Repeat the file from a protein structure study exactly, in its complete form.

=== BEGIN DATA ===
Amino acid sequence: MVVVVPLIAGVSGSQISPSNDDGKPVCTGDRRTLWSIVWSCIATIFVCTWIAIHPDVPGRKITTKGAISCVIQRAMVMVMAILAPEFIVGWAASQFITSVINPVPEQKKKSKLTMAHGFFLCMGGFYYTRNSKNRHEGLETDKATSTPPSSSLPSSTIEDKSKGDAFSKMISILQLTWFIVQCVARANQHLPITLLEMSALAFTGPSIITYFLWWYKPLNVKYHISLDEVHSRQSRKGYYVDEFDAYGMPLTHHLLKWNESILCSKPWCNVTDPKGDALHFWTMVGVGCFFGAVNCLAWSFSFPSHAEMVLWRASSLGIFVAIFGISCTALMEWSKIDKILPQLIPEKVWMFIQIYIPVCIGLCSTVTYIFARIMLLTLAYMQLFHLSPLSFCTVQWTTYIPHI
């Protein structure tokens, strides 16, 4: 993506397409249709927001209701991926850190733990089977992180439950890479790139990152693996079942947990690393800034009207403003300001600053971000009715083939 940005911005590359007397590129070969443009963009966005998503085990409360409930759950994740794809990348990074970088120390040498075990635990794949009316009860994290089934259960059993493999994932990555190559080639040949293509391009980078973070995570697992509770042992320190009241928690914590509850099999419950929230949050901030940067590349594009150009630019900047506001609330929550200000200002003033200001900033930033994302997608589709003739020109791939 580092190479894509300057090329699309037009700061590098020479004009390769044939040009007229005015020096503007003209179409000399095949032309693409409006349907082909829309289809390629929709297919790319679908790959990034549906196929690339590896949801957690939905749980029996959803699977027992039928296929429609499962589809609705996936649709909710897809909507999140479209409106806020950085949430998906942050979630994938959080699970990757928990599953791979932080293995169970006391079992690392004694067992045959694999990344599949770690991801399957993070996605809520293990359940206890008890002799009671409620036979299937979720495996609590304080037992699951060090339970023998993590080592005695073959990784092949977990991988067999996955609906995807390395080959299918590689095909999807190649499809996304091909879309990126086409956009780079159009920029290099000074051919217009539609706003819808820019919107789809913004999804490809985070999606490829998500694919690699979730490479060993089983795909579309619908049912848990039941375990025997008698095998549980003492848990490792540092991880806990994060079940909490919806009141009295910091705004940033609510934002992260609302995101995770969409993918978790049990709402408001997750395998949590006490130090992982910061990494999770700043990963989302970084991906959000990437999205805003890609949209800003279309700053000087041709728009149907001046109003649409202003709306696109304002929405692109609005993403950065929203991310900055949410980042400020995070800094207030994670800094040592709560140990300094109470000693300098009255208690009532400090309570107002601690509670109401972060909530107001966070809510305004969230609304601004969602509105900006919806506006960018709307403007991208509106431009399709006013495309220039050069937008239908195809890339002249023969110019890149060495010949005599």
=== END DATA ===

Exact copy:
Amino acid sequence: MVVVVPLIAGVSGSQISPSNDDGKPVCTGDRRTLWSIVWSCIATIFVCTWIAIHPDVPGRKITTKGAISCVIQRAMVMVMAILAPEFIVGWAASQFITSVINPVPEQKKKSKLTMAHGFFLCMGGFYYTRNSKNRHEGLETDKATSTPPSSSLPSSTIEDKSKGDAFSKMISILQLTWFIVQCVARANQHLPITLLEMSALAFTGPSIITYFLWWYKPLNVKYHISLDEVHSRQSRKGYYVDEFDAYGMPLTHHLLKWNESILCSKPWCNVTDPKGDALHFWTMVGVGCFFGAVNCLAWSFSFPSHAEMVLWRASSLGIFVAIFGISCTALMEWSKIDKILPQLIPEKVWMFIQIYIPVCIGLCSTVTYIFARIMLLTLAYMQLFHLSPLSFCTVQWTTYIPHI
């Protein structure tokens, strides 16, 4: 993506397409249709927001209701991926850190733990089977992180439950890479790139990152693996079942947990690393800034009207403003300001600053971000009715083939 940005911005590359007397590129070969443009963009966005998503085990409360409930759950994740794809990348990074970088120390040498075990635990794949009316009860994290089934259960059993493999994932990555190559080639040949293509391009980078973070995570697992509770042992320190009241928690914590509850099999419950929230949050901030940067590349594009150009630019900047506001609330929550200000200002003033200001900033930033994302997608589709003739020109791939 580092190479894509300057090329699309037009700061590098020479004009390769044939040009007229005015020096503007003209179409000399095949032309693409409006349907082909829309289809390629929709297919790319679908790959990034549906196929690339590896949801957690939905749980029996959803699977027992039928296929429609499962589809609705996936649709909710897809909507999140479209409106806020950085949430998906942050979630994938959080699970990757928990599953791979932080293995169970006391079992690392004694067992045959694999990344599949770690991801399957993070996605809520293990359940206890008890002799009671409620036979299937979720495996609590304080037992699951060090339970023998993590080592005695073959990784092949977990991988067999996955609906995807390395080959299918590689095909999807190649499809996304091909879309990126086409956009780079159009920029290099000074051919217009539609706003819808820019919107789809913004999804490809985070999606490829998500694919690699979730490479060993089983795909579309619908049912848990039941375990025997008698095998549980003492848990490792540092991880806990994060079940909490919806009141009295910091705004940033609510934002992260609302995101995770969409993918978790049990709402408001997750395998949590006490130090992982910061990494999770700043990963989302970084991906959000990437999205805003890609949209800003279309700053000087041709728009149907001046109003649409202003709306696109304002929405692109609005993403950065929203991310900055949410980042400020995070800094207030994670800094040592709560140990300094109470000693300098009255208690009532400090309570107002601690509670109401972060909530107001966070809510305004969230609304601004969602509105900006919806506006960018709307403007991208509106431009399709006013495309220039050069937008239908195809890339002249023969110019890149060495010949005599």